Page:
In 2006, on a wing and a prayer, I packed my bags and drove alone from California to Mazatlán, Mexico, a colorful resort town on the Pacific coast.
I didn't know anyone there. But at 50, as the next half of my life came into focus, I had decided to prioritize deep, soul-level joy and happiness. I knew I wasn't going to find that in Santa Cruz, where the internet had upended my career as a reporter for a local paper.
My annual gross salary was $35,000. Even with side hustles, including one as a house manager at a jazz club a few nights a week, I was still hard-pressed to make ends meet as it became increasingly expensive to live in California.
Money difficulties aside, I liked my life in the U.S. I had a big community of friends. My three adult kids were financially stable and happily partnered.
Yet something was missing. Things that made other people happy left me restless and dissatisfied. I constantly felt like I wasn't enough and didn't have enough. I saw friends buying million-dollar homes, expensive cars and the newest phones. It felt like a game that couldn't be won — and I wasn't interested in playing anymore.
I had vacationed in Mazatlán the year before I moved. They say travel is good for the soul and opens you up to new possibilities. Walking the beach, swimming in the ocean and soaking up the sun, I pictured myself living a more reasonable kind of life: an affordable cost of living in a friendly, walkable city with loads of cultural events, great food and a gorgeous oceanside setting with year-round sunshine.
Securing permanent residency status in Mexico has changed a lot since 2006. And although it's more complicated now, it's still doable. (Requirements today include a certain amount of stable income, lots of paperwork and four years of temporary resident status. But the simple tourist visa allows you to stay in the country for six months.)
My first year in Mazatlán, I lived off a total of $9,500 ($5,000 in savings and $4,500 from a steady online editing job). Then I started the business I'd dreamed of — publishing M!, an arts and entertainment magazine, for nine years.
Time went by and suddenly I was 62. The idea of retiring and not working — even for myself — was thrilling, so I decided to take Social Security in 2018. Even though it was slightly under $1,000 (around $19,700 Mexican pesos), I knew it was enough if I watched my spending. With my magazine, I always had a steady cash flow from ad sales, so it was a change to only get paid once a month.
In 2019, I self-published a book, "Why We Left: An Anthology of American Women Expats." Sales through Amazon bring in around $100 per month, which I put right into my savings.
Housing: In my 14 years of living in Mexico, my regular monthly expenses have hovered around $1,000. I've never paid more than $400 per month for a rental (and that was for a brand new 1,600-square-foot condo with ocean views). Now I pay about $200 for a one-bedroom.
Bills: Electricity is typically $10 a month, rising to about $35 in the summer depending on air conditioning. Wi-Fi and a cell phone plan (with unlimited international calls) each run about $18 per month.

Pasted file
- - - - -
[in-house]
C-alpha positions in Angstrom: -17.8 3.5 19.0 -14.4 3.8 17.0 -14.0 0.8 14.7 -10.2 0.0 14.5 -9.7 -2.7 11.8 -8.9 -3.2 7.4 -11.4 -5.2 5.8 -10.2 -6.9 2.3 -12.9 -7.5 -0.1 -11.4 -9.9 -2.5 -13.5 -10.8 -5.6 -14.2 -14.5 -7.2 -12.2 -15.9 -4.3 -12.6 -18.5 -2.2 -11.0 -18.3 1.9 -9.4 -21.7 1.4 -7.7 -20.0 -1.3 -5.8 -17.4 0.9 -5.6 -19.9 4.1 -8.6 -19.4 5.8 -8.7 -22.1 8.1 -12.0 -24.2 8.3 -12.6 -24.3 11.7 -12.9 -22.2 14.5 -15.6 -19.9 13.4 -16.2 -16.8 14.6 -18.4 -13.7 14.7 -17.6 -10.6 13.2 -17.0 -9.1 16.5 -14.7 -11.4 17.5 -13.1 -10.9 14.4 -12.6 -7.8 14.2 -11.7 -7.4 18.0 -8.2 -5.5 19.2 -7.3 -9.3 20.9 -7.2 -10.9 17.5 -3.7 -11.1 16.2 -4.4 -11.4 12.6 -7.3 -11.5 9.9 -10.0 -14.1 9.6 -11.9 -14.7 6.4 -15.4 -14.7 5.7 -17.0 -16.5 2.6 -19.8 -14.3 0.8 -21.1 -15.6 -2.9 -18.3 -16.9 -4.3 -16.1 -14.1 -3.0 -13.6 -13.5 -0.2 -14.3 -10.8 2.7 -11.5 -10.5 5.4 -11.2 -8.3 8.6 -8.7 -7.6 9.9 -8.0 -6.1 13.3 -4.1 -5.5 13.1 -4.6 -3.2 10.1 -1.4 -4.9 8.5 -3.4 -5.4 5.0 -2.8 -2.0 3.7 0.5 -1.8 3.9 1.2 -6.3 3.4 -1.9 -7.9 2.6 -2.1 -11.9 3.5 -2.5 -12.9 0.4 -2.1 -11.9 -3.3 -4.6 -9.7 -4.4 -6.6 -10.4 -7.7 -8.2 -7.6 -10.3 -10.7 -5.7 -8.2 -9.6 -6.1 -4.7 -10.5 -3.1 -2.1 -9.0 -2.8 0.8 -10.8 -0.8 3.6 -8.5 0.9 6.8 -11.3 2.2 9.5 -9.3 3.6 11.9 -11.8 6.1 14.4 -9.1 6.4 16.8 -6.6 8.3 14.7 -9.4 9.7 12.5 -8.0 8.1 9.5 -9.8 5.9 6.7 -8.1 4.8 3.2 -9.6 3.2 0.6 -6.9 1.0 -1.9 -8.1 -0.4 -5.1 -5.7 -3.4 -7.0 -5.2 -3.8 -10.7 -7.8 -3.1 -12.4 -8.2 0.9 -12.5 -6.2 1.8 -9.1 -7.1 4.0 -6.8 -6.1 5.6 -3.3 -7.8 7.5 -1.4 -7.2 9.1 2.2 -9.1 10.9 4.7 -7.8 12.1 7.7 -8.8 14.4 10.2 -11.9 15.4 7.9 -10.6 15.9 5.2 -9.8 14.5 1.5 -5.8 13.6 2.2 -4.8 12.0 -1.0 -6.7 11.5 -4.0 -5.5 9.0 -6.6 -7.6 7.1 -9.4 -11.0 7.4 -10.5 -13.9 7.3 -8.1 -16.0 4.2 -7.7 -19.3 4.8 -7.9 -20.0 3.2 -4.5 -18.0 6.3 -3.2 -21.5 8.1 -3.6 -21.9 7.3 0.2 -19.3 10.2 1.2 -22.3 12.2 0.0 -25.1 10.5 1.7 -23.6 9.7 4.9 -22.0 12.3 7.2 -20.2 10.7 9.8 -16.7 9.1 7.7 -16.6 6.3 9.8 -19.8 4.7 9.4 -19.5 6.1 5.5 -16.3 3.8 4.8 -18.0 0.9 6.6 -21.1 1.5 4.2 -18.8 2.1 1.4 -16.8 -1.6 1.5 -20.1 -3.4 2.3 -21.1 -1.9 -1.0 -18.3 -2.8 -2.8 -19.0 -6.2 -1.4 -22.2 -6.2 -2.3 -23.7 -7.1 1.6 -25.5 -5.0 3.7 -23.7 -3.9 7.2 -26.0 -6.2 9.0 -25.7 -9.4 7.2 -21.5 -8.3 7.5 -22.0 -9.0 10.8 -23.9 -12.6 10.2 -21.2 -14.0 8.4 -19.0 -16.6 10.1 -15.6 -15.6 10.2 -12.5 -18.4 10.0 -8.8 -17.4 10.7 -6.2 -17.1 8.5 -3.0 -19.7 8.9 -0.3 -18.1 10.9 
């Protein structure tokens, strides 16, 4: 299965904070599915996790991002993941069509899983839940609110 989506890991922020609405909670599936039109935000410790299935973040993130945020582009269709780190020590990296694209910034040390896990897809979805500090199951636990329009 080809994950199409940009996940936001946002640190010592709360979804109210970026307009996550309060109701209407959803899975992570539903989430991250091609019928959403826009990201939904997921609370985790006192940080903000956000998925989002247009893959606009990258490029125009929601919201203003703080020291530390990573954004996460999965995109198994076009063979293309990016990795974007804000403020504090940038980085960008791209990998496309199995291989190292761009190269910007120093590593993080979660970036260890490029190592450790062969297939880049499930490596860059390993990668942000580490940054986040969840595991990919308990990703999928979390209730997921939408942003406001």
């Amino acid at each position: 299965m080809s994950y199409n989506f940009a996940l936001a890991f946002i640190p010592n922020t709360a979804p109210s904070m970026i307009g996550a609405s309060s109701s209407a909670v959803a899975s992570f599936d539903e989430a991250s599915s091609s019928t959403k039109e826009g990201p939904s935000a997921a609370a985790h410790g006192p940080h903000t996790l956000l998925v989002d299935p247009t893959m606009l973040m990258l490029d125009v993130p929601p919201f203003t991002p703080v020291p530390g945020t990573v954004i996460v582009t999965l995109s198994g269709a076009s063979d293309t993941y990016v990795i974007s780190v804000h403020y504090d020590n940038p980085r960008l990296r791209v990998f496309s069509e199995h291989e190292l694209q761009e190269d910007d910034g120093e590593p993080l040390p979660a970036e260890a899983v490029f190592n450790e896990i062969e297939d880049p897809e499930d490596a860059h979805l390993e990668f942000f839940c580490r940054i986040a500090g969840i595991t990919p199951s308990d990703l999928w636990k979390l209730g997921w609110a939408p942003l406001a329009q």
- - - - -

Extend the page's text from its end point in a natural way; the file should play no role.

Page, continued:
Food and entertainment: I spend between $100 to $150 per month on gas for my car. You can go to a movie for under $5. I like going out to breakfast and pay about $6, including tip. A fancy dinner might cost around $18. My grocery bills are anywhere between $250 to $300 per month.
Healthcare: I use an international health insurance company for $1,500 per year, and my deductible is $1,000. If I have a cold or a simple health issue, I can go to any pharmacy and consult with a doctor for about $3. A visit to a specialist — like an ear, nose and throat doctor — might cost $35. Dental care is equally affordable; I recently paid $150 for a crown.
House calls: A plumber or handyman charges about $20 per visit. My vet makes house calls for routine checkups and vaccinations for my two cats, charging $12 to 20 per visit. Recently, an electrician spent six hours at my house installing a ceiling fan, and the bill was only $45. (Speaking Spanish and having local friends definitely helps avoid special expat prices.)
There's been lots of stumbling, but mostly it's been smooth sailing. I smile more, relax easily and am more patient and open. I'm not as attached to material things.
Despite the heartstring pull of grandkids and the deep comfort of being around my children, I have no regrets about leaving the U.S.
When the pandemic started, they wanted me to be closer — in the country where I'm a citizen, where medical care seemed more reliable, and where doctors speak the same language. I've been in Oregon since April, feeling like a fish out of water as I wait to get vaccinated so I can go back home to Mexico.
As it barrels into the future, Mexico, like every country, has issues in its systems and politics, in the deep-rooted dynamics between rich and poor, the haves and have-nots. I don't think everything is great there, because it's not. But it's my happy place. And that's exactly what I was looking for.
Janet Blaser is a writer, editor and storyteller. She lives in Mazatlán, Mexico and feels very fortunate to be able to write about great food, amazing places, fascinating people and unique events. "Why We Left: An Anthology of American Women Expats" is her first book. Follow Janet on Facebook.